Microsoft Attacks Google On Copyright -- Statements Will Come Back To Haunt Microsoft

from the not-such-a-good-idea dept

The press is having a field day over the fact that a Microsoft lawyer is trashing Google's position on copyright. These weren't offhand statements made in passing either -- but a clear statement from the guy that was released to the press a day before he actually plans to make the speech. It's clearly an attack, but it's an incredibly poorly aimed one, and it's likely to come back to hurt Microsoft a lot more than it helps them. The attack is pretty typical of the various attacks on Google concerning copyright from other corners. It suggests that Google's book scanning project somehow violates copyright law and then in an odd tangent tries to link the copyright issues of Google Library with YouTube. There are a variety of problems with this, and you would think that a practicing lawyer would understand them. These arguments sound like they come from someone in marketing, with no actual understanding of either the law or the technology being discussed. While it's still being debated in court, there is pretty strong support suggesting that what Google is doing in its book project is completely legal. It really is no different than what Google (or, for that matter, Microsoft) does with the web: creating a huge index of the content to make it more easily accessible. If Google's book scanning project is found to violate copyright, then Microsoft may be in a lot of trouble as well, as it will effectively outlaw Microsoft's search engine also -- and with it, plenty of the benefit that the internet provides.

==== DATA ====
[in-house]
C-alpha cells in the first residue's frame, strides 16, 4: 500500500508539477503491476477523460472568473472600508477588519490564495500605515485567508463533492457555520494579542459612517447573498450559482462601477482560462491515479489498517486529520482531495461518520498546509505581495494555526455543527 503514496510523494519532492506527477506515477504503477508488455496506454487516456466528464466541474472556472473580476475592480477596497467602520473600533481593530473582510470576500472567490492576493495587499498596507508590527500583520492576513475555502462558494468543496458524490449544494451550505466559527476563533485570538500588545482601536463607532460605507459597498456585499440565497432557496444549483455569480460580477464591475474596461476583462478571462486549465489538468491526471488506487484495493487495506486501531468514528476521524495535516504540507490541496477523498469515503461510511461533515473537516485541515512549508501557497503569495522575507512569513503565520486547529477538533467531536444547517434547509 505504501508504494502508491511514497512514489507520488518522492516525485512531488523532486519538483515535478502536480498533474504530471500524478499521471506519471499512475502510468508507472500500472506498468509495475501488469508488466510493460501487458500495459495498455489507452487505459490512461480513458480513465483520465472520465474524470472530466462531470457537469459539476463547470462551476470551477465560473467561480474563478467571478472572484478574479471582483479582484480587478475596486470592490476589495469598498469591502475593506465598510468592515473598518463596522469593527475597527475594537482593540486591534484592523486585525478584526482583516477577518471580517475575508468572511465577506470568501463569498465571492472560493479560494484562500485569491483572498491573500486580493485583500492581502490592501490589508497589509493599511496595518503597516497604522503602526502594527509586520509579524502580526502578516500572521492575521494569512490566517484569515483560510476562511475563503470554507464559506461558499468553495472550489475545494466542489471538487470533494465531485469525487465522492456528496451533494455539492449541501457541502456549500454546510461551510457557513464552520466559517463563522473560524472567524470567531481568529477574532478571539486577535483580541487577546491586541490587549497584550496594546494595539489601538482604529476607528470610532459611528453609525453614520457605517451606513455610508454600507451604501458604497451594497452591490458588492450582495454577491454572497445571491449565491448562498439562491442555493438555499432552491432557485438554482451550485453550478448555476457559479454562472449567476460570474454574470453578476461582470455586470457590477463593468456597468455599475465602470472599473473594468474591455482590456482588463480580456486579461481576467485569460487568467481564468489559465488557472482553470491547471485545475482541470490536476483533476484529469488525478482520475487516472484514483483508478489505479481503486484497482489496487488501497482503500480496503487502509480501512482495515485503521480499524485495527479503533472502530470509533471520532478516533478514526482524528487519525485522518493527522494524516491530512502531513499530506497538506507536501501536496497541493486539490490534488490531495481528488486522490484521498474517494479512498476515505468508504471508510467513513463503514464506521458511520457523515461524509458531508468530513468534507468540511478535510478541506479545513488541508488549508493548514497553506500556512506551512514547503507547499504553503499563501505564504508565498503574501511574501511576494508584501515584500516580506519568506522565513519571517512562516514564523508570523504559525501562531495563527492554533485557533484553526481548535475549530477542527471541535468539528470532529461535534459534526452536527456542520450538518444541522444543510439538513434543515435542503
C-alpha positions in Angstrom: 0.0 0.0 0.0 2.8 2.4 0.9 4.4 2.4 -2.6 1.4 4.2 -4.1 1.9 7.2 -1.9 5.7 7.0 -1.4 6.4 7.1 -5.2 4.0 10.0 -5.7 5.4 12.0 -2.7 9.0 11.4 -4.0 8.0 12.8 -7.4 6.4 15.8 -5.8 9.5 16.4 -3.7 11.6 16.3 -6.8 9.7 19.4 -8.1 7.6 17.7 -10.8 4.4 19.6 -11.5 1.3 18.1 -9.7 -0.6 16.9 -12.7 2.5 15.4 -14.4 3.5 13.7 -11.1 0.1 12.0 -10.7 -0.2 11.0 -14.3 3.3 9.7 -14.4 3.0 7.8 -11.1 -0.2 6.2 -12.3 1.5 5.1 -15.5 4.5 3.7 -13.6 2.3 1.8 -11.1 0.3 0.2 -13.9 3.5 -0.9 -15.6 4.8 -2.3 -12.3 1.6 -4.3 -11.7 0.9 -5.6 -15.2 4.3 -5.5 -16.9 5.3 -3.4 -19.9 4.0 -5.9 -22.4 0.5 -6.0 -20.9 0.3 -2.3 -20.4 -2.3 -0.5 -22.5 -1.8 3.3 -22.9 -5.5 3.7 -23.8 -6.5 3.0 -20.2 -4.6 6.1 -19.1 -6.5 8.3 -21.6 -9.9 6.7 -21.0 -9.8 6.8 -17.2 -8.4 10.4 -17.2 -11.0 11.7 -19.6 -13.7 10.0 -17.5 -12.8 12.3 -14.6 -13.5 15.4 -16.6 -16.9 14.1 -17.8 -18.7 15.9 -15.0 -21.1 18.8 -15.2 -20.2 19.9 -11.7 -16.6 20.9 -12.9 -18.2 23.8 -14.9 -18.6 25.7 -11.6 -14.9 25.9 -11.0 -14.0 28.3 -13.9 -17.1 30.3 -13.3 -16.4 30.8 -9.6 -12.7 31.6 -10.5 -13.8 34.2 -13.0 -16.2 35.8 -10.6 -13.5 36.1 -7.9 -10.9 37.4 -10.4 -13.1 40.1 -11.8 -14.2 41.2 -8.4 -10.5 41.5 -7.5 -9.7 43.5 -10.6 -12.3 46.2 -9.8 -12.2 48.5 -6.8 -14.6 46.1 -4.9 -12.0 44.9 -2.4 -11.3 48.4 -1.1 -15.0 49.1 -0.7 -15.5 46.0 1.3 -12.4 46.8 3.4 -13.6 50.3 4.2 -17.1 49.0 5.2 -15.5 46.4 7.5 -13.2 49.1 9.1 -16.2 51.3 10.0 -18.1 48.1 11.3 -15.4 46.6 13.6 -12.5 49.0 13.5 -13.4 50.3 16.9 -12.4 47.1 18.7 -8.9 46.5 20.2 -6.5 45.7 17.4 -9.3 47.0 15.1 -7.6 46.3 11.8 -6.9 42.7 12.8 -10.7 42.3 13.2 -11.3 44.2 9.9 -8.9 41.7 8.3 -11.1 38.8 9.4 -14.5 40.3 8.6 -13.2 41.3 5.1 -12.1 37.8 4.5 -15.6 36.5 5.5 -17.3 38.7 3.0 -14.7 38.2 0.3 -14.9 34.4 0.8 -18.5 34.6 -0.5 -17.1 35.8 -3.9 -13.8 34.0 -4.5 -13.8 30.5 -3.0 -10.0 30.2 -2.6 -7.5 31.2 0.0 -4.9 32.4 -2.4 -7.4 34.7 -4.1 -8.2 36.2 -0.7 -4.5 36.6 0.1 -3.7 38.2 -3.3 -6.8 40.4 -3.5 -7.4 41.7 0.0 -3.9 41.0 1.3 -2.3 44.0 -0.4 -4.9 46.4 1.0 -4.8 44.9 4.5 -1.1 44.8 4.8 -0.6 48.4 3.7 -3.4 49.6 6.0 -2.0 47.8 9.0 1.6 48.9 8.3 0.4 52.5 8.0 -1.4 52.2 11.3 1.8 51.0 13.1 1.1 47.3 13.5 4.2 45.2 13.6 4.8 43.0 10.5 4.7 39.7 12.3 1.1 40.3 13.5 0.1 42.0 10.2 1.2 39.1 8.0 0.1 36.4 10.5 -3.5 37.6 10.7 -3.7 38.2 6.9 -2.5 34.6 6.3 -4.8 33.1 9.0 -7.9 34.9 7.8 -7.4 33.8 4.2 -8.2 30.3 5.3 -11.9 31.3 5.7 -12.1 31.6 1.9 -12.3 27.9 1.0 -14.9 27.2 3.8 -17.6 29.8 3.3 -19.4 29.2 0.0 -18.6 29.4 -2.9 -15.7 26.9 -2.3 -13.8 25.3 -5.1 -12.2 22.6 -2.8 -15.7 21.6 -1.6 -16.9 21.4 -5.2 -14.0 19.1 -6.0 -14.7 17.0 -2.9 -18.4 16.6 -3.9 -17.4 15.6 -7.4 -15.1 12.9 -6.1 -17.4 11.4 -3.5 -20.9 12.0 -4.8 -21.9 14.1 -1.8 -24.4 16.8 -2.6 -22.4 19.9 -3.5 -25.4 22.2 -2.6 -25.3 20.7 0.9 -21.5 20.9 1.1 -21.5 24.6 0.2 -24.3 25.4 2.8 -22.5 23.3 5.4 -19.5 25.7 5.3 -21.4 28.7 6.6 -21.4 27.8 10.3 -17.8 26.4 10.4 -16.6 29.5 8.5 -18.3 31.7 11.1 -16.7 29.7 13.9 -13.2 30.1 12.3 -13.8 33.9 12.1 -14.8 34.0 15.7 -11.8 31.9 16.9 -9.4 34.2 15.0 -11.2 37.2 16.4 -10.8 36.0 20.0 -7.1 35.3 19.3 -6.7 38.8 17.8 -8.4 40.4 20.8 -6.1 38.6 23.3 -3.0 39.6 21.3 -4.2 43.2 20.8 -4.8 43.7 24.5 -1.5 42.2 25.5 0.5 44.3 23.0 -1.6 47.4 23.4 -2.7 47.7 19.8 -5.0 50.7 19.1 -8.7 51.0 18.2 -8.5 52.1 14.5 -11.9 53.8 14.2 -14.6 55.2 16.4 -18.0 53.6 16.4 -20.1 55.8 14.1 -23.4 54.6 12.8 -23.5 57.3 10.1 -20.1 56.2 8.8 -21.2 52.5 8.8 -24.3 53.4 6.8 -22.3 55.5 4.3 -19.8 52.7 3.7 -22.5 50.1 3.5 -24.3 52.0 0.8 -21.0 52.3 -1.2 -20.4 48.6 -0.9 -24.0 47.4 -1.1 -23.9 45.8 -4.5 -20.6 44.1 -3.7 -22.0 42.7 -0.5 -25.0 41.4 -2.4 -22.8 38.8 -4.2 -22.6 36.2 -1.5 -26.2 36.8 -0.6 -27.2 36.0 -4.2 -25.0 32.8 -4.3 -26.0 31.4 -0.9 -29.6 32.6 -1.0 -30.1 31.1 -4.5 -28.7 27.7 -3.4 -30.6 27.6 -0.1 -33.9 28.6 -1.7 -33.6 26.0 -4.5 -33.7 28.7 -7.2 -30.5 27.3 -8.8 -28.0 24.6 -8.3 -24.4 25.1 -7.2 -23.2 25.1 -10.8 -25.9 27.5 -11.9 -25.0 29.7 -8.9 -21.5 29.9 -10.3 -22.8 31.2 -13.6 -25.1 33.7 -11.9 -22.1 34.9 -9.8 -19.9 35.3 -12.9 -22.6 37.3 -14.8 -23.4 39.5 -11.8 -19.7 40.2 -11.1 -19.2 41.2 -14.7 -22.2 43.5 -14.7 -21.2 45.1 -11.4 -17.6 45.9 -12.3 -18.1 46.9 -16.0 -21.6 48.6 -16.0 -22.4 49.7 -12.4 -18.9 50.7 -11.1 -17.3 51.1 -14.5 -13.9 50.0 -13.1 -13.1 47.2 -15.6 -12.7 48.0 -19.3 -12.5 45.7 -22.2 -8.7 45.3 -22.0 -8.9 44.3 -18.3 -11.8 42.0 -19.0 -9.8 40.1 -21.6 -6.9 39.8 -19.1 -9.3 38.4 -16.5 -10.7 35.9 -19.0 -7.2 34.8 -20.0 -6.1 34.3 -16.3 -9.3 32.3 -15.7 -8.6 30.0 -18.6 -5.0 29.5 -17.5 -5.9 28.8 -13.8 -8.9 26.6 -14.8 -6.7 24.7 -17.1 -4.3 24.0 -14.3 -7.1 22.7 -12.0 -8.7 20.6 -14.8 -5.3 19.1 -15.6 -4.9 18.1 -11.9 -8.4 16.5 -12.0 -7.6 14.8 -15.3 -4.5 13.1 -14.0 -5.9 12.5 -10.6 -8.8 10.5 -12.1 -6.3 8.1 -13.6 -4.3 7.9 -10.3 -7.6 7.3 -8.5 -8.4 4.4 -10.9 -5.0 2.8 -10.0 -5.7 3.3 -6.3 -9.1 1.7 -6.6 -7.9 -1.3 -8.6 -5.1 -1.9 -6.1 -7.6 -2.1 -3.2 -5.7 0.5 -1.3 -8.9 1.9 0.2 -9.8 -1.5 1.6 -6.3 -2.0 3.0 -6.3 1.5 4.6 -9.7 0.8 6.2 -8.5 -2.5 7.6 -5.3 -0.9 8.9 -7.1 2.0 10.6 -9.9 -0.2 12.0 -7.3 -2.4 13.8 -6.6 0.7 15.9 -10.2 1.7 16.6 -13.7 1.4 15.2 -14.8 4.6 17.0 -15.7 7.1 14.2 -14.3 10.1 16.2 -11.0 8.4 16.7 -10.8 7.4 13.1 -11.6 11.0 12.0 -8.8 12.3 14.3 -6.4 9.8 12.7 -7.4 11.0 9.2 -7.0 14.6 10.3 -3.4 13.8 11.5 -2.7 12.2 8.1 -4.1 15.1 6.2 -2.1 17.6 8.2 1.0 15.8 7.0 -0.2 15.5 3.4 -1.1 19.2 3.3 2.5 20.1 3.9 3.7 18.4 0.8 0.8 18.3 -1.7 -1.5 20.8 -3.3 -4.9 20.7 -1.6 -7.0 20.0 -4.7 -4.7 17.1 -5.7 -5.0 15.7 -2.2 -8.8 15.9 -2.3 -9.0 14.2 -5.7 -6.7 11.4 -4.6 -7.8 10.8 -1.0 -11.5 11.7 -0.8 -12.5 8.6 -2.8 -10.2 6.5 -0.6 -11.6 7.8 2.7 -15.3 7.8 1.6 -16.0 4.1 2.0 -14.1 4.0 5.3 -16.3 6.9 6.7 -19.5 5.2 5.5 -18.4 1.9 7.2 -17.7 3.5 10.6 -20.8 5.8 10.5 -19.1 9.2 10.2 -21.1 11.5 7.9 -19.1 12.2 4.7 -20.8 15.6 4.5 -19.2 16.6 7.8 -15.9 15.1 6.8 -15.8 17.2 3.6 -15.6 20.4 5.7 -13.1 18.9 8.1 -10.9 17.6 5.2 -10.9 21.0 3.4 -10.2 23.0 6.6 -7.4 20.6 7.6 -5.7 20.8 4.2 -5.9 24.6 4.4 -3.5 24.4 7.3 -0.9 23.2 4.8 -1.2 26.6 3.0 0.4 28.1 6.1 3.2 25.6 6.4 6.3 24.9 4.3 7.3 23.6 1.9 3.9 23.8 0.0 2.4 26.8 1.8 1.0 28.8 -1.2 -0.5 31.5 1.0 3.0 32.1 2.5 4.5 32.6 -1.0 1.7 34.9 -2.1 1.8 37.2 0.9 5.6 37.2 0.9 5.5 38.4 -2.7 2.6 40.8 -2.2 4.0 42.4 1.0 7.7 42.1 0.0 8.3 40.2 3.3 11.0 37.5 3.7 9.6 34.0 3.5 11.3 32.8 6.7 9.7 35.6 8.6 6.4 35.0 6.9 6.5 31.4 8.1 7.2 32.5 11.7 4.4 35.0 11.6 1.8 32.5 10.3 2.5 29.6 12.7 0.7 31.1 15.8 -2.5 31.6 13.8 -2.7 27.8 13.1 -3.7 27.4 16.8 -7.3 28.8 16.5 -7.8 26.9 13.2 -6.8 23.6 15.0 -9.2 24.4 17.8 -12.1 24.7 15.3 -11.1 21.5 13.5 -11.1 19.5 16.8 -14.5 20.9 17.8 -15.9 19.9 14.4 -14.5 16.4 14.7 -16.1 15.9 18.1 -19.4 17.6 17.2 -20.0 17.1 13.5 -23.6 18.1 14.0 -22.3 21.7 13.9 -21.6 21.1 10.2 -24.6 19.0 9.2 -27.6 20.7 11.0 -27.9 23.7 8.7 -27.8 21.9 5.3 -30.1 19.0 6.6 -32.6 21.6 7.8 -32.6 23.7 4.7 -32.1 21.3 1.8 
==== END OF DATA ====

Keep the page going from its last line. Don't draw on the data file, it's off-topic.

Second, tying Google's book scanning project to YouTube makes absolutely no sense, and is clearly used just to get attention. The situations are completely different. In the book scanning project, it's Google putting the content up on the site. With YouTube, Google is simply acting as a platform. As a lawyer (especially one working for a tech company) you would think that he would understand that the law very clearly protects service providers from what its users do -- and for a good reason. I'm sure Microsoft wouldn't be at all happy if it were suddenly liable for every defamatory message sent using its Hotmail service. Yet, if Microsoft's lawyer is right that Google is liable for copyright infringement on YouTube, then certainly Microsoft is liable for defamation via Hotmail. This argument will come back to bite Microsoft at some point.

Overall, the speech really doesn't make much sense from Microsoft's standpoint. It's clearly a pre-meditated media attack on Google, who Microsoft sees as a major competitor. But the arguments are incredibly weak, and can be equally applied to Microsoft. It also ignores increasing evidence (as was predicted) that Google's book scanning project is actually helping to sell more books. So the whole situation reflects incredibly poorly on Microsoft. Microsoft does little to no damage to Google, because most people recognize the arguments are weakly argued and supported -- and then it opens itself up to problems in the future when it needs to defend these statements over its own actions. It's not at all clear why Microsoft would do it, but it's not in the company's best legal, marketing, business or technological interests.
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  1. identicon
    Fred Garvin, 6 Mar 2007 @ 9:42am

    Increasing Book Sales Does Not Justify Copyright I

    Funny to read all of the experts above. The fact is that Google has some real issues with their scanning project, and it is an open question as to whether that will ultimately be held to infringe. In any event, the fact that the project is increasing book sales has no bearing on the infringement question. The owner of a copyright in a creative work does not give up his or her rights to any yoyo who has a scheme that will increase sales of that work. Even if we conclude that Google's book scanning project is, overall a good thing for society, that alone does not make it legal.

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